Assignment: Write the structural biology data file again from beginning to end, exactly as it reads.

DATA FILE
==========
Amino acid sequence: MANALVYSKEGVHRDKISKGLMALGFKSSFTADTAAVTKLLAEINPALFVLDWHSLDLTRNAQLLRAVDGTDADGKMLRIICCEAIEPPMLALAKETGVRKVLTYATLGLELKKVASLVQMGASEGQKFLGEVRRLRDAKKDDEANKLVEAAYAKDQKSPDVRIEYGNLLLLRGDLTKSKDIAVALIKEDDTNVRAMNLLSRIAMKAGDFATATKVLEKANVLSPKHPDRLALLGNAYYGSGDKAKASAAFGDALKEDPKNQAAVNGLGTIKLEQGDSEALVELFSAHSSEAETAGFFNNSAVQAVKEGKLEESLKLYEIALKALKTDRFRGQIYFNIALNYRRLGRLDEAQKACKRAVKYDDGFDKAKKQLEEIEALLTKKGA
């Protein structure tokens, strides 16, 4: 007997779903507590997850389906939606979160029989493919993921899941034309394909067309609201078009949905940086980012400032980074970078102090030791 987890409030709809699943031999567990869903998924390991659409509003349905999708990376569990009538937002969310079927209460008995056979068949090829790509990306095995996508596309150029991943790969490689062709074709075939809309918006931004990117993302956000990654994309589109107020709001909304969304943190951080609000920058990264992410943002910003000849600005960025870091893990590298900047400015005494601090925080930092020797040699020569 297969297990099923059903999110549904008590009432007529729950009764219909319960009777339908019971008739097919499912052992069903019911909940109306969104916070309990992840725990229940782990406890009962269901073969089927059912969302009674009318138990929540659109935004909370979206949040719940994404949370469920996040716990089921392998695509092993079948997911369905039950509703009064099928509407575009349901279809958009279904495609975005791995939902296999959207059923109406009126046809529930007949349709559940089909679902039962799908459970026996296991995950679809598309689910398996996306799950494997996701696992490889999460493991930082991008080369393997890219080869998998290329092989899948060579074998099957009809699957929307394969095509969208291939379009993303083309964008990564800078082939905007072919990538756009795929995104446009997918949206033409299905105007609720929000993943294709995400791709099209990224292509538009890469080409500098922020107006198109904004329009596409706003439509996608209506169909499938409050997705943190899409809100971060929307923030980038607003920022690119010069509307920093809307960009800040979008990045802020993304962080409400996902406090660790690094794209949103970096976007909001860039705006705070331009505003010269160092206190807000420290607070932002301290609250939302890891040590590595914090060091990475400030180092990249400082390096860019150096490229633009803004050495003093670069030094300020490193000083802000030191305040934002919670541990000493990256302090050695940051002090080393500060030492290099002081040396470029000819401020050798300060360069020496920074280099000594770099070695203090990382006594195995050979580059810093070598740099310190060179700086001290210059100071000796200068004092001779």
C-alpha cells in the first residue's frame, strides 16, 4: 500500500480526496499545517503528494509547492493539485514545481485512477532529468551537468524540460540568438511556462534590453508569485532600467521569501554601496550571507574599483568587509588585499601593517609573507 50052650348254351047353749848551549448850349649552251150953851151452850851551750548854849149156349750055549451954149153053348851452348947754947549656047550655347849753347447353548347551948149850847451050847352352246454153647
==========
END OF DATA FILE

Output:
Amino acid sequence: MANALVYSKEGVHRDKISKGLMALGFKSSFTADTAAVTKLLAEINPALFVLDWHSLDLTRNAQLLRAVDGTDADGKMLRIICCEAIEPPMLALAKETGVRKVLTYATLGLELKKVASLVQMGASEGQKFLGEVRRLRDAKKDDEANKLVEAAYAKDQKSPDVRIEYGNLLLLRGDLTKSKDIAVALIKEDDTNVRAMNLLSRIAMKAGDFATATKVLEKANVLSPKHPDRLALLGNAYYGSGDKAKASAAFGDALKEDPKNQAAVNGLGTIKLEQGDSEALVELFSAHSSEAETAGFFNNSAVQAVKEGKLEESLKLYEIALKALKTDRFRGQIYFNIALNYRRLGRLDEAQKACKRAVKYDDGFDKAKKQLEEIEALLTKKGA
């Protein structure tokens, strides 16, 4: 007997779903507590997850389906939606979160029989493919993921899941034309394909067309609201078009949905940086980012400032980074970078102090030791 987890409030709809699943031999567990869903998924390991659409509003349905999708990376569990009538937002969310079927209460008995056979068949090829790509990306095995996508596309150029991943790969490689062709074709075939809309918006931004990117993302956000990654994309589109107020709001909304969304943190951080609000920058990264992410943002910003000849600005960025870091893990590298900047400015005494601090925080930092020797040699020569 297969297990099923059903999110549904008590009432007529729950009764219909319960009777339908019971008739097919499912052992069903019911909940109306969104916070309990992840725990229940782990406890009962269901073969089927059912969302009674009318138990929540659109935004909370979206949040719940994404949370469920996040716990089921392998695509092993079948997911369905039950509703009064099928509407575009349901279809958009279904495609975005791995939902296999959207059923109406009126046809529930007949349709559940089909679902039962799908459970026996296991995950679809598309689910398996996306799950494997996701696992490889999460493991930082991008080369393997890219080869998998290329092989899948060579074998099957009809699957929307394969095509969208291939379009993303083309964008990564800078082939905007072919990538756009795929995104446009997918949206033409299905105007609720929000993943294709995400791709099209990224292509538009890469080409500098922020107006198109904004329009596409706003439509996608209506169909499938409050997705943190899409809100971060929307923030980038607003920022690119010069509307920093809307960009800040979008990045802020993304962080409400996902406090660790690094794209949103970096976007909001860039705006705070331009505003010269160092206190807000420290607070932002301290609250939302890891040590590595914090060091990475400030180092990249400082390096860019150096490229633009803004050495003093670069030094300020490193000083802000030191305040934002919670541990000493990256302090050695940051002090080393500060030492290099002081040396470029000819401020050798300060360069020496920074280099000594770099070695203090990382006594195995050979580059810093070598740099310190060179700086001290210059100071000796200068004092001779």
C-alpha cells in the first residue's frame, strides 16, 4: 500500500480526496499545517503528494509547492493539485514545481485512477532529468551537468524540460540568438511556462534590453508569485532600467521569501554601496550571507574599483568587509588585499601593517609573507 50052650348254351047353749848551549448850349649552251150953851151452850851551750548854849149156349750055549451954149153053348851452348947754947549656047550655347849753347447353548347551948149850847451050847352352246454153647